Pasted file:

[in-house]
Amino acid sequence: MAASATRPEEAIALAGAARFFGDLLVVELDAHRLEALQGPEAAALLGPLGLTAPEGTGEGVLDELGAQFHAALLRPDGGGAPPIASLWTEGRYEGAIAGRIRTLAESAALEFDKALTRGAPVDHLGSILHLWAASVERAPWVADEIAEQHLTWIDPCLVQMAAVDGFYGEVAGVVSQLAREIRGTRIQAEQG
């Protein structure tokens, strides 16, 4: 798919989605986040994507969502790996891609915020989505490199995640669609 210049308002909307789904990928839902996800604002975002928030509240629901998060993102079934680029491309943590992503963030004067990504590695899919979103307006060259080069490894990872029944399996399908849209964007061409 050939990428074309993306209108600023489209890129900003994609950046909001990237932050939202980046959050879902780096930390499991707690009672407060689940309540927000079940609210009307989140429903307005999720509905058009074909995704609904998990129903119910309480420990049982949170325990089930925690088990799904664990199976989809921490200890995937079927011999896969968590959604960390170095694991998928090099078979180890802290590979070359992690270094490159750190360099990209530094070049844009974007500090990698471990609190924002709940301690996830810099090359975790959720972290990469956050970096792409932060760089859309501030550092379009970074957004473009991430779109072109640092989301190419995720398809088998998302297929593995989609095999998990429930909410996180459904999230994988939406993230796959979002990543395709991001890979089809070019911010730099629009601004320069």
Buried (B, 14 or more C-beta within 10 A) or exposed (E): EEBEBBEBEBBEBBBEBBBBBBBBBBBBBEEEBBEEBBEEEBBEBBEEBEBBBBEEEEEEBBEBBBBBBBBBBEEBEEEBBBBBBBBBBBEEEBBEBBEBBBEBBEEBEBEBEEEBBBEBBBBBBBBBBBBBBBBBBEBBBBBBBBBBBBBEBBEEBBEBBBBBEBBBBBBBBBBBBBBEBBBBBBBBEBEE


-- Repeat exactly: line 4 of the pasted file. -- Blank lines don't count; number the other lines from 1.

Buried (B, 14 or more C-beta within 10 A) or exposed (E): EEBEBBEBEBBEBBBEBBBBBBBBBBBBBEEEBBEEBBEEEBBEBBEEBEBBBBEEEEEEBBEBBBBBBBBBBEEBEEEBBBBBBBBBBBEEEBBEBBEBBBEBBEEBEBEBEEEBBBEBBBBBBBBBBBBBBBBBBEBBBBBBBBBBBBBEBBEEBBEBBBBBEBBBBBBBBBBBBBBEBBBBBBBBEBEE